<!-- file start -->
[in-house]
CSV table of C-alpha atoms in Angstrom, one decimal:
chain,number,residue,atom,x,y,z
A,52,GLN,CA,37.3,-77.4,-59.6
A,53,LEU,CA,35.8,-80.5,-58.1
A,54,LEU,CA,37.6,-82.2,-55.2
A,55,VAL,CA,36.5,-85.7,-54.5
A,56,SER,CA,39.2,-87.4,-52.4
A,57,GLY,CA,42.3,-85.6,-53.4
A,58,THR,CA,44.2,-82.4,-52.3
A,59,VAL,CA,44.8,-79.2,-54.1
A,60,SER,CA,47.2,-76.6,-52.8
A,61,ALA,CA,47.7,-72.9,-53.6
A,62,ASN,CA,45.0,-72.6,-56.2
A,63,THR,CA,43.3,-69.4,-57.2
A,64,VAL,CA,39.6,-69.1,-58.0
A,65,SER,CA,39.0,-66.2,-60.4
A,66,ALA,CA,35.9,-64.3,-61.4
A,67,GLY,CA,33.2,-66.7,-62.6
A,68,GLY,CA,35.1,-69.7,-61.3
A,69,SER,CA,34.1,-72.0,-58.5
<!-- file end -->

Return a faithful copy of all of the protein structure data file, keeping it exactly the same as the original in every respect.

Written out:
[in-house]
CSV table of C-alpha atoms in Angstrom, one decimal:
chain,number,residue,atom,x,y,z
A,52,GLN,CA,37.3,-77.4,-59.6
A,53,LEU,CA,35.8,-80.5,-58.1
A,54,LEU,CA,37.6,-82.2,-55.2
A,55,VAL,CA,36.5,-85.7,-54.5
A,56,SER,CA,39.2,-87.4,-52.4
A,57,GLY,CA,42.3,-85.6,-53.4
A,58,THR,CA,44.2,-82.4,-52.3
A,59,VAL,CA,44.8,-79.2,-54.1
A,60,SER,CA,47.2,-76.6,-52.8
A,61,ALA,CA,47.7,-72.9,-53.6
A,62,ASN,CA,45.0,-72.6,-56.2
A,63,THR,CA,43.3,-69.4,-57.2
A,64,VAL,CA,39.6,-69.1,-58.0
A,65,SER,CA,39.0,-66.2,-60.4
A,66,ALA,CA,35.9,-64.3,-61.4
A,67,GLY,CA,33.2,-66.7,-62.6
A,68,GLY,CA,35.1,-69.7,-61.3
A,69,SER,CA,34.1,-72.0,-58.5